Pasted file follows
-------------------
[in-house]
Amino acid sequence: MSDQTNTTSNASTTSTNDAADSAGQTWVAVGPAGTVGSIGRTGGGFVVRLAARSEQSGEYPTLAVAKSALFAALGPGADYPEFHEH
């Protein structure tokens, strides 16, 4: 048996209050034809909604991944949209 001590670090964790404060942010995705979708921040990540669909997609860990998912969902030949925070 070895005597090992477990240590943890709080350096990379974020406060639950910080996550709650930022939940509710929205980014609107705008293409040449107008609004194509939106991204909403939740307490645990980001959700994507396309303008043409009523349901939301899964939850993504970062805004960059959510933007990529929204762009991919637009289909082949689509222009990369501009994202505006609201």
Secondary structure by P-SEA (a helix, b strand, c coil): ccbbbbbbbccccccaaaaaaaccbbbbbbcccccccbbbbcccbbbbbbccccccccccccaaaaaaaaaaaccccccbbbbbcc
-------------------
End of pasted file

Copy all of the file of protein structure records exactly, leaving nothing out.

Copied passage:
[in-house]
Amino acid sequence: MSDQTNTTSNASTTSTNDAADSAGQTWVAVGPAGTVGSIGRTGGGFVVRLAARSEQSGEYPTLAVAKSALFAALGPGADYPEFHEH
């Protein structure tokens, strides 16, 4: 048996209050034809909604991944949209 001590670090964790404060942010995705979708921040990540669909997609860990998912969902030949925070 070895005597090992477990240590943890709080350096990379974020406060639950910080996550709650930022939940509710929205980014609107705008293409040449107008609004194509939106991204909403939740307490645990980001959700994507396309303008043409009523349901939301899964939850993504970062805004960059959510933007990529929204762009991919637009289909082949689509222009990369501009994202505006609201």
Secondary structure by P-SEA (a helix, b strand, c coil): ccbbbbbbbccccccaaaaaaaccbbbbbbcccccccbbbbcccbbbbbbccccccccccccaaaaaaaaaaaccccccbbbbbcc